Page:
More later, much more, I'm sure.

Morning Brief: AT&T and T-Mobile to merge, if FCC gives approval; Detroit News publisher issues apology; readers notice sensational news coverage of nuclear crisis

Assuming the FCC approves, a merger of AT&T and T-Mobile, announced yesterday, would create the largest wireless company in America, with around 38 percent of the market, just ahead of Verizon. Sprint would move up to third, but would trail both companies badly with only 11 percent of the market.
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AT&T's announcement came yesterday afternoon, guaranteeing that the news would be the number one business story this morning. The deal, in which AT&T agrees to acquire T-Mobile USA from Deutsche Telekom AG for cash and stock worth approximately $39 billion, is being sold by AT&T as a way of helping T-Mobile achieve 4G LTE deployment.

"This transaction represents a major commitment to strengthen and expand critical infrastructure for our nation’s future,” Randall Stephenson, AT&T Chairman and CEO, said in the statement released Sunday. “It will improve network quality, and it will bring advanced LTE capabilities to more than 294 million people. Mobile broadband networks drive economic opportunity everywhere, and they enable the expanding high-tech ecosystem that includes device makers, cloud and content providers, app developers, customers, and more. During the past few years, America’s high-tech industry has delivered innovation at unprecedented speed, and this combination will accelerate its continued growth.”

Next comes the FCC approval process, something that could be contentious and may require some concessions on the part of AT&T. But AT&T is already gearing up for the fight as T&T's top policy executive Jim Cicconi was quickly quoted on several websites Sunday defending the deal.

"Obviously we understand the questions and the concerns and we feel we have good answers," Cicconi told The Hill yesterday. "We took a very hard and close look at this and we feel the facts support the deal."



Early Saturday the editor and publisher of the Detroit News, Jonathan Wolman, published an apology to News readers, and to reporter Scott Burgess for editing the online version of a review of the Chrysler 200 after the review had already appeared in print. The editing of the review occurred after a complain was received from an auto dealer who is an advertiser.

Journalists blasted the actions of editors in changing Scott Burgess's review, and Burgess himself "resigned in frustration", as Wolman put it in his apology. But others were less sympathetic to the snarky review that, it seemed to me, clearly crossed the line from review to sarcasm. The editing of a review after printing, and following advertising input struck a cord in many journalists who did not seem as concerned with the original piece itself.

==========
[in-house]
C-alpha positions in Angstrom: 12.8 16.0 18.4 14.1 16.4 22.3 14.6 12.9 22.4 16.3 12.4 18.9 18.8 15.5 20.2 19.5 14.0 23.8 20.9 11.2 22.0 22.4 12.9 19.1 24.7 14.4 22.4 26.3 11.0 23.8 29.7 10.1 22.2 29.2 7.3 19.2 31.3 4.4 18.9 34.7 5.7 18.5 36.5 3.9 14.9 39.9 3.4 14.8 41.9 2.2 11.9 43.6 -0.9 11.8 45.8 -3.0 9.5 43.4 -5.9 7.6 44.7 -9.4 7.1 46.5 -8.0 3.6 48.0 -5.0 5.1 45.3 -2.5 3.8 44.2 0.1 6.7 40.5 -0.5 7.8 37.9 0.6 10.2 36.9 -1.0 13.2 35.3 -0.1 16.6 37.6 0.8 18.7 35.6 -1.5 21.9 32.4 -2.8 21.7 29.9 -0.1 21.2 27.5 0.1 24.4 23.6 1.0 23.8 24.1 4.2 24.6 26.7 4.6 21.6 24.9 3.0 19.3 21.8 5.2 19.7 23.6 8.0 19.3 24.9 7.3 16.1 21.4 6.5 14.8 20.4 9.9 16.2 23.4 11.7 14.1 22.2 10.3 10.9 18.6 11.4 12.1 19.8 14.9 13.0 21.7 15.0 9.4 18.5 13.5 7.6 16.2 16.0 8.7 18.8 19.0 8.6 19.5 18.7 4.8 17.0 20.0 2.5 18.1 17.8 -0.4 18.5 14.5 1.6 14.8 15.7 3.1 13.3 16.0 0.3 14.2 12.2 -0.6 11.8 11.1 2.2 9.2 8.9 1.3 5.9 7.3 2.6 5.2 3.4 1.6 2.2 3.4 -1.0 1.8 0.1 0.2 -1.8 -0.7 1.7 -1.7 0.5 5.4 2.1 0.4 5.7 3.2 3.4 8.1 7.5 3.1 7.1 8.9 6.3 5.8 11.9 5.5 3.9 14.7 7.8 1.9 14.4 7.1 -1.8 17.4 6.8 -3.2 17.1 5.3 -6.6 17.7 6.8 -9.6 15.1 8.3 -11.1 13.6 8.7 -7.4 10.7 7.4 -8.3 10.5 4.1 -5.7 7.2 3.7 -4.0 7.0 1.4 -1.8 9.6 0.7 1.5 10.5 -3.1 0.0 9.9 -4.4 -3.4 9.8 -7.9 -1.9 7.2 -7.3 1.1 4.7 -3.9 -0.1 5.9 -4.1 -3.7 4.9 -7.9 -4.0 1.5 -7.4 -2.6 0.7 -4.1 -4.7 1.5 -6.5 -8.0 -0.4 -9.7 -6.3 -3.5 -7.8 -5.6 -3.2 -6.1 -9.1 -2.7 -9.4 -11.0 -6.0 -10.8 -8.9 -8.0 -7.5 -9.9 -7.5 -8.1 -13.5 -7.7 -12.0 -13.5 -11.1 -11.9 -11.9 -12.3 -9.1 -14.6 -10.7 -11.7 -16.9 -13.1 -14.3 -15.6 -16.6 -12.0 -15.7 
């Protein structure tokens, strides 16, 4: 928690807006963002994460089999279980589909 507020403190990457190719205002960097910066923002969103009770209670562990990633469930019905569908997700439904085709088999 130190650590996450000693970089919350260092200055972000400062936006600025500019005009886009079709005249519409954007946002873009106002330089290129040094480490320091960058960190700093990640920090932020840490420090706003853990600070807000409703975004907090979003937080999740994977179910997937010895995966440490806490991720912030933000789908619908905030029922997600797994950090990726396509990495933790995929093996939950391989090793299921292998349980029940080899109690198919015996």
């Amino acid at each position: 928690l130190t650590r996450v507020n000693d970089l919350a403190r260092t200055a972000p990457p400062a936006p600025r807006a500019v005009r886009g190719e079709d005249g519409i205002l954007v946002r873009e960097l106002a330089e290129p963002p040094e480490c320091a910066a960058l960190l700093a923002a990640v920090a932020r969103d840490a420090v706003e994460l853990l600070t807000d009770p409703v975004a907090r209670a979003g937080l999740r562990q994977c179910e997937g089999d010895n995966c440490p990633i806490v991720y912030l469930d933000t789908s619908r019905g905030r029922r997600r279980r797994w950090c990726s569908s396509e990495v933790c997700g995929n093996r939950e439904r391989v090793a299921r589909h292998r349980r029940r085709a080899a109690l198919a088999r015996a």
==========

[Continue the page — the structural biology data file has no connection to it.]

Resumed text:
Talking Points Memo's Josh Marshall posted a letter from a reader that lambasted the US press, and to a certain degree Talking Points Memo, for its coverage of the Fukushima nuclear plant crisis. The reader, who was not identified, wrote that "the Japanese news coverage has been largely calm, rational, informed, and critical. Some of this is naturally to avoid creating panic, but it has been able to do that because as a whole it has answered many of the questions people have and thus gained a certain level of trust."

He then compared this to the US media's approach to the story: "It also just looks good because there is something so ugly beside it: the non-Japanese coverage. That, I am afraid, has been full of factual errors and other problems. This has not been just Fox News, but also CNN, MSNBC, ABC, and even the New York Times to differing degrees...I for one cannot understand why ABC, for instance, could feature Michio Kaku multiple times over several days when by the time his declarations of imminent disaster, the situation on the ground had already proven him wrong."

This is a subject I wrote about on Thursday morning in the Morning Brief. At the time I wondered if the New York Times's increasingly hysterical tone, using words like "bleak" and "ominous" to describe the situation, was the result of information it had from its sources, or if it was something else entirely.

Now with the military actions in Libya, it appears that suddenly the story in Japan is no longer worthy of such sensational editorial treatment.